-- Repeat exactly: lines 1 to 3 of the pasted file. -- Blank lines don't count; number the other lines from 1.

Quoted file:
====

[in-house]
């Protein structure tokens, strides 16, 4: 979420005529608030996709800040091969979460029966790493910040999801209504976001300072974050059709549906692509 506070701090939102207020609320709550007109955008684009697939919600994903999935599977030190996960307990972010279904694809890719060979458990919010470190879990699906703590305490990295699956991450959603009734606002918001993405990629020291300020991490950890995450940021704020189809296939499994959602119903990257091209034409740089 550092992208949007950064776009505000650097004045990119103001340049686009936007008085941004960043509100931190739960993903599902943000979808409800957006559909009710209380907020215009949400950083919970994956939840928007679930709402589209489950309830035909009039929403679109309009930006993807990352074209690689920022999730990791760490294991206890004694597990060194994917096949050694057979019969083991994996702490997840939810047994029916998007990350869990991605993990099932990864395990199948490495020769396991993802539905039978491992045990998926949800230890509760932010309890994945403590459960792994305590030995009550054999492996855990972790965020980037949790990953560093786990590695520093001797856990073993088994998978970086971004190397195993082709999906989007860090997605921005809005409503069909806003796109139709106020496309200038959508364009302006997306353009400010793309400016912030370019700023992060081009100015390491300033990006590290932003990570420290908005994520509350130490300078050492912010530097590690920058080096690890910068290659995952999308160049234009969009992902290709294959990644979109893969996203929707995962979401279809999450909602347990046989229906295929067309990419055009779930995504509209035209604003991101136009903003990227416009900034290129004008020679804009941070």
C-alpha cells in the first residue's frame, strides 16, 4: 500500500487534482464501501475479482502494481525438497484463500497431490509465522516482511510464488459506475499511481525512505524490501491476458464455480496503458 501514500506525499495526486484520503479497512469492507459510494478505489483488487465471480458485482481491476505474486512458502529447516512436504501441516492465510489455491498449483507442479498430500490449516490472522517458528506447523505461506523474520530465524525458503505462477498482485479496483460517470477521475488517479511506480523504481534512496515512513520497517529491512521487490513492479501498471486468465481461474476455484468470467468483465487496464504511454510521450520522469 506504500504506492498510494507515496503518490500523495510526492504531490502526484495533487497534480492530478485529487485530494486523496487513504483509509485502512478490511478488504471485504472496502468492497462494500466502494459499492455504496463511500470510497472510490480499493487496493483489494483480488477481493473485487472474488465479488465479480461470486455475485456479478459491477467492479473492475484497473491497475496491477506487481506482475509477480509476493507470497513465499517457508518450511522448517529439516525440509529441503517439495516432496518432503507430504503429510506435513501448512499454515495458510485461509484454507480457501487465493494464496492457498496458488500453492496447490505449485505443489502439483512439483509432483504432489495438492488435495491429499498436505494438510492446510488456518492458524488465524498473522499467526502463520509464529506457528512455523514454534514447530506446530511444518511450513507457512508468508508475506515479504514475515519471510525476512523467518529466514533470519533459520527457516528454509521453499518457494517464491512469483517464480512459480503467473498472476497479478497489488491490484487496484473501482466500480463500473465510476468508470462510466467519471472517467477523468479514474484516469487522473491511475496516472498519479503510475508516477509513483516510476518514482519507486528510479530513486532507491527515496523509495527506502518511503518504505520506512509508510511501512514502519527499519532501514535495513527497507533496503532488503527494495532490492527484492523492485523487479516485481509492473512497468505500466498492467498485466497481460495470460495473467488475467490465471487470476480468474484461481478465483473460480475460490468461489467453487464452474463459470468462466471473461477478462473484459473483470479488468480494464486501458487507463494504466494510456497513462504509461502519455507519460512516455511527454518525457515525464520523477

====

[in-house]
């Protein structure tokens, strides 16, 4: 979420005529608030996709800040091969979460029966790493910040999801209504976001300072974050059709549906692509 506070701090939102207020609320709550007109955008684009697939919600994903999935599977030190996960307990972010279904694809890719060979458990919010470190879990699906703590305490990295699956991450959603009734606002918001993405990629020291300020991490950890995450940021704020189809296939499994959602119903990257091209034409740089 550092992208949007950064776009505000650097004045990119103001340049686009936007008085941004960043509100931190739960993903599902943000979808409800957006559909009710209380907020215009949400950083919970994956939840928007679930709402589209489950309830035909009039929403679109309009930006993807990352074209690689920022999730990791760490294991206890004694597990060194994917096949050694057979019969083991994996702490997840939810047994029916998007990350869990991605993990099932990864395990199948490495020769396991993802539905039978491992045990998926949800230890509760932010309890994945403590459960792994305590030995009550054999492996855990972790965020980037949790990953560093786990590695520093001797856990073993088994998978970086971004190397195993082709999906989007860090997605921005809005409503069909806003796109139709106020496309200038959508364009302006997306353009400010793309400016912030370019700023992060081009100015390491300033990006590290932003990570420290908005994520509350130490300078050492912010530097590690920058080096690890910068290659995952999308160049234009969009992902290709294959990644979109893969996203929707995962979401279809999450909602347990046989229906295929067309990419055009779930995504509209035209604003991101136009903003990227416009900034290129004008020679804009941070």
C-alpha cells in the first residue's frame, strides 16, 4: 500500500487534482464501501475479482502494481525438497484463500497431490509465522516482511510464488459506475499511481525512505524490501491476458464455480496503458 501514500506525499495526486484520503479497512469492507459510494478505489483488487465471480458485482481491476505474486512458502529447516512436504501441516492465510489455491498449483507442479498430500490449516490472522517458528506447523505461506523474520530465524525458503505462477498482485479496483460517470477521475488517479511506480523504481534512496515512513520497517529491512521487490513492479501498471486468465481461474476455484468470467468483465487496464504511454510521450520522469 506504500504506492498510494507515496503518490500523495510526492504531490502526484495533487497534480492530478485529487485530494486523496487513504483509509485502512478490511478488504471485504472496502468492497462494500466502494459499492455504496463511500470510497472510490480499493487496493483489494483480488477481493473485487472474488465479488465479480461470486455475485456479478459491477467492479473492475484497473491497475496491477506487481506482475509477480509476493507470497513465499517457508518450511522448517529439516525440509529441503517439495516432496518432503507430504503429510506435513501448512499454515495458510485461509484454507480457501487465493494464496492457498496458488500453492496447490505449485505443489502439483512439483509432483504432489495438492488435495491429499498436505494438510492446510488456518492458524488465524498473522499467526502463520509464529506457528512455523514454534514447530506446530511444518511450513507457512508468508508475506515479504514475515519471510525476512523467518529466514533470519533459520527457516528454509521453499518457494517464491512469483517464480512459480503467473498472476497479478497489488491490484487496484473501482466500480463500473465510476468508470462510466467519471472517467477523468479514474484516469487522473491511475496516472498519479503510475508516477509513483516510476518514482519507486528510479530513486532507491527515496523509495527506502518511503518504505520506512509508510511501512514502519527499519532501514535495513527497507533496503532488503527494495532490492527484492523492485523487479516485481509492473512497468505500466498492467498485466497481460495470460495473467488475467490465471487470476480468474484461481478465483473460480475460490468461489467453487464452474463459470468462466471473461477478462473484459473483470479488468480494464486501458487507463494504466494510456497513462504509461502519455507519460512516455511527454518525457515525464520523477